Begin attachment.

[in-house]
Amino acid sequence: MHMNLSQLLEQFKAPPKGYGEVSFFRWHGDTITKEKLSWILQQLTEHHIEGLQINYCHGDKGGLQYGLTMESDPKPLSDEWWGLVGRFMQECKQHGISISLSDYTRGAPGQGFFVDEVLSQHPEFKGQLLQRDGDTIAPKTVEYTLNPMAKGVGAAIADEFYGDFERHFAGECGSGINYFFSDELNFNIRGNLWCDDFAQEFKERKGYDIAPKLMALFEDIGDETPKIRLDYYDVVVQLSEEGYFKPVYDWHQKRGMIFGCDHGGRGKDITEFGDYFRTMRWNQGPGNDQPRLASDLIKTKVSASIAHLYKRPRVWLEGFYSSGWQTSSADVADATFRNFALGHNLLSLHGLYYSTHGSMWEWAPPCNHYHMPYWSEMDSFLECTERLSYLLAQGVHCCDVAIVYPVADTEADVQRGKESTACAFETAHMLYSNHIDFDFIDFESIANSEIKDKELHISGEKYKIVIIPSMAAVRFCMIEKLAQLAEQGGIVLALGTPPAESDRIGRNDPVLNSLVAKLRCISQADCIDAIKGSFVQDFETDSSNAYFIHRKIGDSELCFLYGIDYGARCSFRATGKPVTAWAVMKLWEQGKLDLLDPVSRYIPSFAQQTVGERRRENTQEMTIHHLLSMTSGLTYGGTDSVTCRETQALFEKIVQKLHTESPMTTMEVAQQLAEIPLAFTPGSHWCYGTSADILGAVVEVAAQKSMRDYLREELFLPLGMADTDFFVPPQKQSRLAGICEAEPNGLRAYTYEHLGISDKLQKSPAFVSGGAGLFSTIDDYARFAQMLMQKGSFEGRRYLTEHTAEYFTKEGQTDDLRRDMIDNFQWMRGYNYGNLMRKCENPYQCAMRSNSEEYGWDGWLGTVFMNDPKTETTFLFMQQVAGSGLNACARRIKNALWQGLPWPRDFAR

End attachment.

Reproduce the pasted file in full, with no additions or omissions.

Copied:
[in-house]
Amino acid sequence: MHMNLSQLLEQFKAPPKGYGEVSFFRWHGDTITKEKLSWILQQLTEHHIEGLQINYCHGDKGGLQYGLTMESDPKPLSDEWWGLVGRFMQECKQHGISISLSDYTRGAPGQGFFVDEVLSQHPEFKGQLLQRDGDTIAPKTVEYTLNPMAKGVGAAIADEFYGDFERHFAGECGSGINYFFSDELNFNIRGNLWCDDFAQEFKERKGYDIAPKLMALFEDIGDETPKIRLDYYDVVVQLSEEGYFKPVYDWHQKRGMIFGCDHGGRGKDITEFGDYFRTMRWNQGPGNDQPRLASDLIKTKVSASIAHLYKRPRVWLEGFYSSGWQTSSADVADATFRNFALGHNLLSLHGLYYSTHGSMWEWAPPCNHYHMPYWSEMDSFLECTERLSYLLAQGVHCCDVAIVYPVADTEADVQRGKESTACAFETAHMLYSNHIDFDFIDFESIANSEIKDKELHISGEKYKIVIIPSMAAVRFCMIEKLAQLAEQGGIVLALGTPPAESDRIGRNDPVLNSLVAKLRCISQADCIDAIKGSFVQDFETDSSNAYFIHRKIGDSELCFLYGIDYGARCSFRATGKPVTAWAVMKLWEQGKLDLLDPVSRYIPSFAQQTVGERRRENTQEMTIHHLLSMTSGLTYGGTDSVTCRETQALFEKIVQKLHTESPMTTMEVAQQLAEIPLAFTPGSHWCYGTSADILGAVVEVAAQKSMRDYLREELFLPLGMADTDFFVPPQKQSRLAGICEAEPNGLRAYTYEHLGISDKLQKSPAFVSGGAGLFSTIDDYARFAQMLMQKGSFEGRRYLTEHTAEYFTKEGQTDDLRRDMIDNFQWMRGYNYGNLMRKCENPYQCAMRSNSEEYGWDGWLGTVFMNDPKTETTFLFMQQVAGSGLNACARRIKNALWQGLPWPRDFAR